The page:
Student rents now 38p cheaper

Photo credit:   Tulane Public Relations

The average rental value (ARV) in the student accommodation sector is now £79.27 per week per bedroom, down from £79.64 in 2013, according to

In comparison to the rest of the UK’s rental market, which has risen on average by 2 per cent over the last year (according to report by LSL Property Services), the student sector has remained stable as a result of a relatively competitive market – welcome news to those students seeking last-minute accommodation ahead of the start of the new academic year.

London remains the most expensive location with an ARV of £136 per week per room, up 5 per cent on last year, followed by Kingston (up 8 per cent to £108) and Winchester (up 6 per cent to £107), all of which have held top ten positions for the last three years.

Indeed, high rents remain concentrated in the South, the South Coast, Kent and Greater London, although rents have actually increased more in the North (up 3.6 per cent) and decreased more (down 3.5 per cent) in the South.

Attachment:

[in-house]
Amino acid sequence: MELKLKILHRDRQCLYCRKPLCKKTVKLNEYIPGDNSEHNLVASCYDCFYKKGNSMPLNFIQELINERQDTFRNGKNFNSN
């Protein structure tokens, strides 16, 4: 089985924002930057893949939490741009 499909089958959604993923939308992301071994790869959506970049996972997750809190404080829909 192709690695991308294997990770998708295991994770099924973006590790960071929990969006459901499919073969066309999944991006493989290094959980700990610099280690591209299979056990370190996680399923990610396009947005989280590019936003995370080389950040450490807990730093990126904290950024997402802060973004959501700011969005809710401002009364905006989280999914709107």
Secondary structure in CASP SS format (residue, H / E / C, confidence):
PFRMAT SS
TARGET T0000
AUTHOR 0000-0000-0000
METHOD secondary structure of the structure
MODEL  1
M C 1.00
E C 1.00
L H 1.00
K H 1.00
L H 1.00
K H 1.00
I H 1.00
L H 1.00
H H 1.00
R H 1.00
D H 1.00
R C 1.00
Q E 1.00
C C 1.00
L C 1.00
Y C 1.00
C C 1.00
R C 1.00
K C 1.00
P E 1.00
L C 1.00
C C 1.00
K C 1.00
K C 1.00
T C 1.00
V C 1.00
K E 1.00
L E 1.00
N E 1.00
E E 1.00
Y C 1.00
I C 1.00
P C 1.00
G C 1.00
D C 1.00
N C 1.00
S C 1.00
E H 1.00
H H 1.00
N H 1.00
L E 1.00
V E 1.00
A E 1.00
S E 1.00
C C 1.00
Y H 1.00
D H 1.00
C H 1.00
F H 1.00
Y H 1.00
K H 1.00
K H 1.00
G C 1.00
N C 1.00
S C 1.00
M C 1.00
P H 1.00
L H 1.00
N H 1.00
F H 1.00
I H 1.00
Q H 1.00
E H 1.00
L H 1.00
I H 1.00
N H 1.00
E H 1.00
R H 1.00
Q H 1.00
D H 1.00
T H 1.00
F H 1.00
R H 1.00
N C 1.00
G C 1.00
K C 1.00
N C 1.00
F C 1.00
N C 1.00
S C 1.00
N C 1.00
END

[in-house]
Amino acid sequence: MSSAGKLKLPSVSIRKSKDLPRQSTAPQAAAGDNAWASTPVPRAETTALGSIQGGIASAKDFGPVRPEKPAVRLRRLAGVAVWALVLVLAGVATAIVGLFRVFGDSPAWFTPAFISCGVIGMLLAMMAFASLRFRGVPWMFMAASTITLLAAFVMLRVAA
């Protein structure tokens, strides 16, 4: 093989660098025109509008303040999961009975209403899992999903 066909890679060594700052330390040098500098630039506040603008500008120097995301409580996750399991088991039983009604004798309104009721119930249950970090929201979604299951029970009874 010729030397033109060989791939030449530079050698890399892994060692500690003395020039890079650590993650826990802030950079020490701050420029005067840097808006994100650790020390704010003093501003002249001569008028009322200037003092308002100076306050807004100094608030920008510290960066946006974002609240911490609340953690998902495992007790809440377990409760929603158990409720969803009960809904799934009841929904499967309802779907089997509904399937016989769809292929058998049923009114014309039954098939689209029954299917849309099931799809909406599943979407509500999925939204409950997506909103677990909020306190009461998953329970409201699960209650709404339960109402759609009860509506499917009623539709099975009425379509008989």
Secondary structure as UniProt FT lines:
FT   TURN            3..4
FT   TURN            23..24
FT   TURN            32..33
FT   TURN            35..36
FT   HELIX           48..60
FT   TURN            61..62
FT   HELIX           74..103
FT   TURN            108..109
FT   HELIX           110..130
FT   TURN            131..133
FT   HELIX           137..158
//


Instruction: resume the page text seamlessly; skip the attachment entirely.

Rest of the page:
The Midlands and North West show reasonably low rents, with cities such as Wolverhampton (£58) and Bolton (£61) offering rents 22 per cent lower than the UK average. There is more variability in the North East with rental values ranging from the average lowest of £50 in Stockton to £88 in Durham. This suggests regional trends are not strong and the student rental market is more city-dependent. This can fluctuate depending on popularity of university, based on courses available each year. Newcastle under Lyme, for example, saw this year’s greatest increase of 26 per cent from 2013, but still offers a below average rental fee of £76.

The lowest recorded rental value was £17 per week per room located in Coventry, and the highest was £199 per week in London, meaning the UK rental range is £182. This is £32 greater than in 2013, suggesting a widening gap in UK rents.

Simon Thompson, Director of Accommodation for Students, says there is now more choice for student house hunters than ever before: “Increased competition has helped stabilise rents, which is good news for students, but also for landlords, who can be reassured that the student rental sector remains robust and is still one of the most attractive yield classes for property investment.”